It’s Thursday, August 29, 2019, so I know a lot of you are sitting around wondering what the biggest sports story was on this day in 1974.
I’m just joshing – none of you were wondering that.
But now some of you might be, and before you can consult the sports desk calendar you got for Christmas, I’ll tell you what some people think was the big news.
On this date 45 years ago, 19-year-old Moses Malone became the first player to go directly from high school to major professional basketball when he signed with the Utah Stars of the American Basketball Association.
Granted, that was a pretty big deal.
For me, however, that news was secondary to an event that would take place beginning at 8 o’clock that night. That was the time and Chicago was the place the Birmingham Americans became the first pro football team from Alabama to appear on national television.
And I was pumped.
If you’ve ever read me, met me or been forced to sit next to me on a plane, you know that I have great affection for the World Football League and, especially, its franchises in the Magic City.
The WFL is as vivid to me now as it was when I was a kid, and when you’re a kid who has recently been gifted with a pro team to call your own, you soak in everything about it.
The WFL featured colorful uniforms (Southern Cal wore magenta and orange), cool nicknames (the Portland Storm and Detroit Wheels) and innovative rules (touchdowns were worth seven points and the “action point” replaced the PAT).
But it also had a television contract with TVS Sports, meaning the league would be broadcast nationally – or at least to markets that opted to carry the independent network. TVS covered 80 percent of the nation and had almost 100 stations on board.
The WFL scheduled most of its games on Wednesday nights, but the TVS telecasts were all on Thursdays with Merle Harmon providing play-by-play and Alex Hawkins doing color.
Finally – eight weeks into the season – it was Birmingham’s chance to shine on the national stage.
The Americans had already played seven games and won them all, and leading up to their trip to the Windy City I witnessed them beat Southern Cal, Memphis and Detroit in person at Legion Field.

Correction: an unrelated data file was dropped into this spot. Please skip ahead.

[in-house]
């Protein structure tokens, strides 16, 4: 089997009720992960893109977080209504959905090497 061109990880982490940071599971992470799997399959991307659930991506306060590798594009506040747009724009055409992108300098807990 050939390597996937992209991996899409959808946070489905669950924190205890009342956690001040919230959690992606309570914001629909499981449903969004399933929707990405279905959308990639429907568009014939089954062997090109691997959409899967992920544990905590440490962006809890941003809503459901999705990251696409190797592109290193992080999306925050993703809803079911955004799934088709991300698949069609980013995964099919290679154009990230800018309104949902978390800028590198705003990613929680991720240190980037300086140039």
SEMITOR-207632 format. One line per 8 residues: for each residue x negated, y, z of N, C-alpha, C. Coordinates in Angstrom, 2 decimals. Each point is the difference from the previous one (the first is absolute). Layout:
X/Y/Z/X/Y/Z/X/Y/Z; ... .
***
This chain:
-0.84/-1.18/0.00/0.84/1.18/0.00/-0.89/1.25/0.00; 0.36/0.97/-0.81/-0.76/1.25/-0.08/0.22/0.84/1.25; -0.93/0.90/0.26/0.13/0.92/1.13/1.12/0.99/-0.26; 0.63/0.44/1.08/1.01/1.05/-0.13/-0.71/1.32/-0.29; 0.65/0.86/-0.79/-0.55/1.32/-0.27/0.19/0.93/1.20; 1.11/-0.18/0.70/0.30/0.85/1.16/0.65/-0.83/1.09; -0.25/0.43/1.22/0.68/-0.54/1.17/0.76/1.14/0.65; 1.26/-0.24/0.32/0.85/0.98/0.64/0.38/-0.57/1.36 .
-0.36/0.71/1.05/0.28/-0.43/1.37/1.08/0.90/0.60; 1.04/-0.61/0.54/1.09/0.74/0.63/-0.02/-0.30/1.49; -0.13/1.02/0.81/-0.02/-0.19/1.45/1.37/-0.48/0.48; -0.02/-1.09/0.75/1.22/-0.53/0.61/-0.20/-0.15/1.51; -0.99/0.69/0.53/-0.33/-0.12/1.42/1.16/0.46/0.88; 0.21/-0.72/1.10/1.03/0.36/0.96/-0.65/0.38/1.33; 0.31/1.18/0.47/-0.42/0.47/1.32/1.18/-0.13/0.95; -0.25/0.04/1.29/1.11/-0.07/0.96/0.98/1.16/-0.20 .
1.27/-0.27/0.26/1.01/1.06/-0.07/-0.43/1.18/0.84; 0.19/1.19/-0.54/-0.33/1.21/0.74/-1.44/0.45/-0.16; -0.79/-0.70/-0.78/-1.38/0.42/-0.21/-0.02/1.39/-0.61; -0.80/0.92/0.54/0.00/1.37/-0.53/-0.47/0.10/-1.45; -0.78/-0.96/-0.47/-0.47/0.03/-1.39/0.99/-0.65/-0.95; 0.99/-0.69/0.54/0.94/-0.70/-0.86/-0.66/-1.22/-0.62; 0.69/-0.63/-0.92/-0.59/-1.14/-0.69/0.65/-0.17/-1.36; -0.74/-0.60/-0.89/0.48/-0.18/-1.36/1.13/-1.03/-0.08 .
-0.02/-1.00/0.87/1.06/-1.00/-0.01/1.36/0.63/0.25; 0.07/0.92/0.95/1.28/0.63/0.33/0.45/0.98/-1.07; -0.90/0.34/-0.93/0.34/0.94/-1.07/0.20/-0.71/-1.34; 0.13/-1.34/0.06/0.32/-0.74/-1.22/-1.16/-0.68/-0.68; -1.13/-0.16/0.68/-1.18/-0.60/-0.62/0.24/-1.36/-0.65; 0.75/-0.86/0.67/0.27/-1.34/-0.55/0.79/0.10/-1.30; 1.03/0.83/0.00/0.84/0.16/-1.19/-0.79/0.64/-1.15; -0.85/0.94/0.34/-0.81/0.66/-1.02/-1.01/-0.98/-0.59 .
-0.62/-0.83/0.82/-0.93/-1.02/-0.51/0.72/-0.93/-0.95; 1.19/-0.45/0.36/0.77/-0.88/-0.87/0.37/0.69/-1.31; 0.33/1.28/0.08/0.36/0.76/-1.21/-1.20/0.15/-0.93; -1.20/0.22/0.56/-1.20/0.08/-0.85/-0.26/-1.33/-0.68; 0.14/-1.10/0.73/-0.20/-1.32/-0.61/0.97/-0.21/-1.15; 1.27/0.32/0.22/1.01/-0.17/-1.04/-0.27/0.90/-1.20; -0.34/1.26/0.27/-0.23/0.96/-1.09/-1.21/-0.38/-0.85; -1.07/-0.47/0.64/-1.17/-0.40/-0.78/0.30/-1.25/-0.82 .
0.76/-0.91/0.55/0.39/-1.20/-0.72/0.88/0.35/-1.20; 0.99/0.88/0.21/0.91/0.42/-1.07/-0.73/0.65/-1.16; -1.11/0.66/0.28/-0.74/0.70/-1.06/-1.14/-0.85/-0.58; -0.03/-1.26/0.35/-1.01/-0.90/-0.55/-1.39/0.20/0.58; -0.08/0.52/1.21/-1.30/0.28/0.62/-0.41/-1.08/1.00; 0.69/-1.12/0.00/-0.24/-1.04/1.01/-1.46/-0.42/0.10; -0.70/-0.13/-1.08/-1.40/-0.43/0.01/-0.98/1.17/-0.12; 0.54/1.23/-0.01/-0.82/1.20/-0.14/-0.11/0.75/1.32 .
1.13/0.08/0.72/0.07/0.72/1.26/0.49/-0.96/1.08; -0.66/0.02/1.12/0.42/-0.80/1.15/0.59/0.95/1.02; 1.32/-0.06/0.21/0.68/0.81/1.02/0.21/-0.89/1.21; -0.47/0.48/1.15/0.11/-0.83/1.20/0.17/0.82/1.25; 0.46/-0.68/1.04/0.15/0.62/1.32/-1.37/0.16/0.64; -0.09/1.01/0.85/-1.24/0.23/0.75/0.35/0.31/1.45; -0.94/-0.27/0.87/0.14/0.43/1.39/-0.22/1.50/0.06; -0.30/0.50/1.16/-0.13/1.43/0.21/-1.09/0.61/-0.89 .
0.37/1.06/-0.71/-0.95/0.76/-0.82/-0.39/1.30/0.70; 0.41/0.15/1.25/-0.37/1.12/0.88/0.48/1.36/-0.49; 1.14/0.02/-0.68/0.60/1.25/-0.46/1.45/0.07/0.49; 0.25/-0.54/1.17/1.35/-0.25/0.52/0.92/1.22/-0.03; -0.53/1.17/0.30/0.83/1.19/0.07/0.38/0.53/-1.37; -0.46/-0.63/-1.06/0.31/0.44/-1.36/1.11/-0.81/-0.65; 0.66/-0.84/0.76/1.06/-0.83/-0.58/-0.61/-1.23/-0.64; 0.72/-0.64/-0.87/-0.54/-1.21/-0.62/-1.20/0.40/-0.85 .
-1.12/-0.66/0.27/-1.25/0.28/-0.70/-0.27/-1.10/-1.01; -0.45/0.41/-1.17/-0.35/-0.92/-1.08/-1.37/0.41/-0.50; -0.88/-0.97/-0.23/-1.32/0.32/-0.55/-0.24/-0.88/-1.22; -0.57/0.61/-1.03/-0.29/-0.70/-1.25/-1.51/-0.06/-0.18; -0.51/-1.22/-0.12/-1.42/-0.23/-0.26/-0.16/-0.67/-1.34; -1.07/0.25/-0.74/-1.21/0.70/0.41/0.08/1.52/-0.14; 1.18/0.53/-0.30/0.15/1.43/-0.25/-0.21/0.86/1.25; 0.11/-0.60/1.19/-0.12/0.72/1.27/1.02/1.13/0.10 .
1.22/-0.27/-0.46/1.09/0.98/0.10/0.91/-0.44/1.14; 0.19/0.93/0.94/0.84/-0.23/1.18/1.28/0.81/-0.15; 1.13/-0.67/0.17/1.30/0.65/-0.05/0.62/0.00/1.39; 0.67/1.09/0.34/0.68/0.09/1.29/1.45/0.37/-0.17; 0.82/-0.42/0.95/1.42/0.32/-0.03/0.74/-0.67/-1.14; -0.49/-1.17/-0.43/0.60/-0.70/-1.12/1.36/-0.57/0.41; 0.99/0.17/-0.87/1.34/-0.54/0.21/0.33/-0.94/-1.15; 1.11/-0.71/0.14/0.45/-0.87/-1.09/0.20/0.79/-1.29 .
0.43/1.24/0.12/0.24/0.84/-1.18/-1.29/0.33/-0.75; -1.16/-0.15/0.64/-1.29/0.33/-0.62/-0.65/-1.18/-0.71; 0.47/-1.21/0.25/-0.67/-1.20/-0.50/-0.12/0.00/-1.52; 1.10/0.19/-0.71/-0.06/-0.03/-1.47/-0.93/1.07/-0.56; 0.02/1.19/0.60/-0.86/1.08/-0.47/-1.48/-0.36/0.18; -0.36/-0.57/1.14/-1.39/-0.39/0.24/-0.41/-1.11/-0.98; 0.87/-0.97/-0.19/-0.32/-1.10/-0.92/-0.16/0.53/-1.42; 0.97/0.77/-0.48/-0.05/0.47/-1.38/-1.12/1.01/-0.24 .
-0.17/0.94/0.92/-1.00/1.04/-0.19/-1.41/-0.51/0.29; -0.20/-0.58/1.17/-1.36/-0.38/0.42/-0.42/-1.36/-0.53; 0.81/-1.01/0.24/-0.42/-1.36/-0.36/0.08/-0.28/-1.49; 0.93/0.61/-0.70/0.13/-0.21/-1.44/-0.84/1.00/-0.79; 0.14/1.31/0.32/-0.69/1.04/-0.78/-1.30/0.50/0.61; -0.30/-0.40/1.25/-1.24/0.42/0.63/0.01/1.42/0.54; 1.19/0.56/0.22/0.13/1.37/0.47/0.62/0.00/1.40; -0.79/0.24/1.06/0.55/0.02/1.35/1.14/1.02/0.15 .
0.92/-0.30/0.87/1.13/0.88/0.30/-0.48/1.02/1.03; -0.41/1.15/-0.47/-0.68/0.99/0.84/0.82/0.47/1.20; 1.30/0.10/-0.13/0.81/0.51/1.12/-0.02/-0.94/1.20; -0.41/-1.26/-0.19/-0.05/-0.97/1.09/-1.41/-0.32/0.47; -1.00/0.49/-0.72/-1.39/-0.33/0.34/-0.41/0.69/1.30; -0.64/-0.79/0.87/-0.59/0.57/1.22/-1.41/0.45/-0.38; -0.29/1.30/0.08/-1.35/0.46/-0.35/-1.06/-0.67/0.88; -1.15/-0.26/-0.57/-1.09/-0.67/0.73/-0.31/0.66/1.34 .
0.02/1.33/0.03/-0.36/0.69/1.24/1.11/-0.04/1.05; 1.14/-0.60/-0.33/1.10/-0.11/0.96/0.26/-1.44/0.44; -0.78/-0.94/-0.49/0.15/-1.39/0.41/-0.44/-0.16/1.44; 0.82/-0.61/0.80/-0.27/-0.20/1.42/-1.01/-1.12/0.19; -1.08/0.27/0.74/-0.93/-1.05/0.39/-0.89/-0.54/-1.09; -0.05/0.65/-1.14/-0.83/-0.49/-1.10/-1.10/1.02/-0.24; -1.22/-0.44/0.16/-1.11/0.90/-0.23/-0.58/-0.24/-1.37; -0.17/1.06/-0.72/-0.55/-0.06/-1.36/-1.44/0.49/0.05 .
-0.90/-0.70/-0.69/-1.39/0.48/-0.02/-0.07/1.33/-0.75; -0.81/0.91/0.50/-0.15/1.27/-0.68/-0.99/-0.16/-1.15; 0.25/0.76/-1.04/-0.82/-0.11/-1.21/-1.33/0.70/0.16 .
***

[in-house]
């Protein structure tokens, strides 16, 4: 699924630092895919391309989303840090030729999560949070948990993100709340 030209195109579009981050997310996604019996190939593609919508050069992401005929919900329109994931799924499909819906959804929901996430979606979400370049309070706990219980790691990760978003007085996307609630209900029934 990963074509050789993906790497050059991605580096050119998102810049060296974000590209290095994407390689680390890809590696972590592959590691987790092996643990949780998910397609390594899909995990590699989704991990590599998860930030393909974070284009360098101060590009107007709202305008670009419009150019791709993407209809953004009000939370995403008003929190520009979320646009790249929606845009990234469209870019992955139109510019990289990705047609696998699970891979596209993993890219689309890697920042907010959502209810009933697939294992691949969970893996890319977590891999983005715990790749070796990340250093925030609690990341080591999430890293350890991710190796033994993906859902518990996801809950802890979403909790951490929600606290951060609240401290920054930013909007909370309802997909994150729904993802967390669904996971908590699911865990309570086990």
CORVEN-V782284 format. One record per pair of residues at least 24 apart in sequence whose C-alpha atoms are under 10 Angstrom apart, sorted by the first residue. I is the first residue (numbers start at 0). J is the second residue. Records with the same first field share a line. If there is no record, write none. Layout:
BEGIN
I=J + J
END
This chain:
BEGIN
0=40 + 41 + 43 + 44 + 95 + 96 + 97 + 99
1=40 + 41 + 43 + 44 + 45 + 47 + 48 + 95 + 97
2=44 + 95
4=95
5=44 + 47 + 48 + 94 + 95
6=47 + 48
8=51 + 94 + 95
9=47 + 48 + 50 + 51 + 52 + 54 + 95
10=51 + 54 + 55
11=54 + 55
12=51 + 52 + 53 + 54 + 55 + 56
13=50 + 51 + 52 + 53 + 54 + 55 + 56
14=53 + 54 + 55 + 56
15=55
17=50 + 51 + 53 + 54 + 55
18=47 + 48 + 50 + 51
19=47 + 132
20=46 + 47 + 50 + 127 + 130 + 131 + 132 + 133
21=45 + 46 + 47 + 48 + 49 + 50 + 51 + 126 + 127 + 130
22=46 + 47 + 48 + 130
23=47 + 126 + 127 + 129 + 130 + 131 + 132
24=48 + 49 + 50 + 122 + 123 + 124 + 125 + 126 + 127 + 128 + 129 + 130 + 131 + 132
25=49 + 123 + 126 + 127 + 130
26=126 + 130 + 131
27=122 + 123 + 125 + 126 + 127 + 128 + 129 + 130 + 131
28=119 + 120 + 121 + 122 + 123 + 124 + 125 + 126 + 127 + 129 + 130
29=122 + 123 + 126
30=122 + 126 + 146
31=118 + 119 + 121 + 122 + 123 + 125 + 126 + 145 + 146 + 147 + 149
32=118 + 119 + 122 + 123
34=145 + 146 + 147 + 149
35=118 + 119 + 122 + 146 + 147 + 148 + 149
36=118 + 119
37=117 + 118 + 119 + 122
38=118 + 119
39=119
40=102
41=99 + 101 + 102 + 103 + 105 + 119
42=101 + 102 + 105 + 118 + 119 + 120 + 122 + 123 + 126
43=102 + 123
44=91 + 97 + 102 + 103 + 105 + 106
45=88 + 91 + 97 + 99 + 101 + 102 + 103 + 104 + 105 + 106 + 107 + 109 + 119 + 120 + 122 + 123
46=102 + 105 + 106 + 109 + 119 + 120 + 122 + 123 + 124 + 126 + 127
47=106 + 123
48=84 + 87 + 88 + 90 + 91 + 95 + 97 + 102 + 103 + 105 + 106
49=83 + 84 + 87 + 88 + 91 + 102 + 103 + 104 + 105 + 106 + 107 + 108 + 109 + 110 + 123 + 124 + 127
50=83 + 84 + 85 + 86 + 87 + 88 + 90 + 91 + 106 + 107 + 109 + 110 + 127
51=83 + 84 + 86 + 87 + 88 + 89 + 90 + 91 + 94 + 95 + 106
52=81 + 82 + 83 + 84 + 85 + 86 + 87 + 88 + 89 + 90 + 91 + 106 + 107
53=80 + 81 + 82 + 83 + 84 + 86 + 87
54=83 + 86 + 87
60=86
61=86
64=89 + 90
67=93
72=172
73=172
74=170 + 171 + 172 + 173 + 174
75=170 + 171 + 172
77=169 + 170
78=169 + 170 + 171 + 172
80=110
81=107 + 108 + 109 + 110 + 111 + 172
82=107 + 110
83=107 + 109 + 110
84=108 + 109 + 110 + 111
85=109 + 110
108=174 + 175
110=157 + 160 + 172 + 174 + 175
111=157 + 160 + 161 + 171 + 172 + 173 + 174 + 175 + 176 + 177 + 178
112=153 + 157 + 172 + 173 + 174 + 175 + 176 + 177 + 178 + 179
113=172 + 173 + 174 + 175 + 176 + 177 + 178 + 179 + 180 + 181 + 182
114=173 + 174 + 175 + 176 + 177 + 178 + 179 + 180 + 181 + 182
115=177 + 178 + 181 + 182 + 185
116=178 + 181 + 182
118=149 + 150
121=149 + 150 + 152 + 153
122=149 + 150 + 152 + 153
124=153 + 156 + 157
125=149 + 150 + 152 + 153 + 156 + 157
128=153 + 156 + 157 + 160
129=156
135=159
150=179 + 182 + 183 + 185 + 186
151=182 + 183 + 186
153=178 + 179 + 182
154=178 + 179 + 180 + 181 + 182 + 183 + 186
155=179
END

But back in the 1970s there was still something special about televised games, and getting to watch “my” team take on the Chicago Fire at historic Soldier Field was a source of pride and cause for genuine excitement. It was also the first opportunity I’d have to see Birmingham wearing blue jerseys; one of the WFL’s gimmicks was that most teams wore white at home.
With my dad in his usual lounge chair perch and me sitting cross-legged on the floor in front of the TV – armed with a large bowl of popcorn and youthful enthusiasm – this was my version of must-see TV.
It sounds silly now, especially considering the number of great televised sporting events I’ve seen in my lifetime, but this week eight showdown from a fledgling (and as we’d soon learn, flailing) league still stands out.
Former NFL standout Alex Karras (who, at the time, was riding high from his star turn as Mongo in 1974’s “Blazing Saddles”) joined Harmon and Hawkins in the booth, and all three had plenty of good things to say about the Ams. Birmingham was the only team in the league that had an unblemished record, and was generally considered the team to beat. Apparently Chicago fans were impressed, too, since the Fire’s largest crowd of the season – 44,732 – came to watch.
For the record Birmingham won, 22-8, getting rushing touchdowns from Jimmy Edwards and Art Cantrelle and a George Mira to Paul Robinson scoring toss.
The Americans never trailed but I never got too comfortable, either, since they led just 14-8 lead heading into the fourth quarter.
But this was a team that had built its reputation on surviving close calls, and in their national TV debut they came away with an 8-0 record and two game lead over both Chicago and Memphis in the Central Division.
While they didn’t have the same “wow” effect as the first time, Birmingham appeared on national TV twice more that season, with both games beaming live from Legion Field. The Americans beat Shreveport, 42-14, on September 19, and edged the Florida Blazers, 22-21, in the World Bowl (the WFL championship game) on December 5. That contest was the last for the Ams; the franchise folded and was replaced by the Birmingham Vulcans in the league’s ill-fated 1975 reboot.
For many the WFL is long forgotten, if it’s even remembered at all. Malone’s signing with Utah, on the other hand, was a seminal moment in professional sports.
So if you want to tell me his $3 million contract with the ABA was the biggest sports story of August 29, 1974, I can’t argue with you.
But as someone who still pines for the Birmingham Americans, I can’t agree with you, either.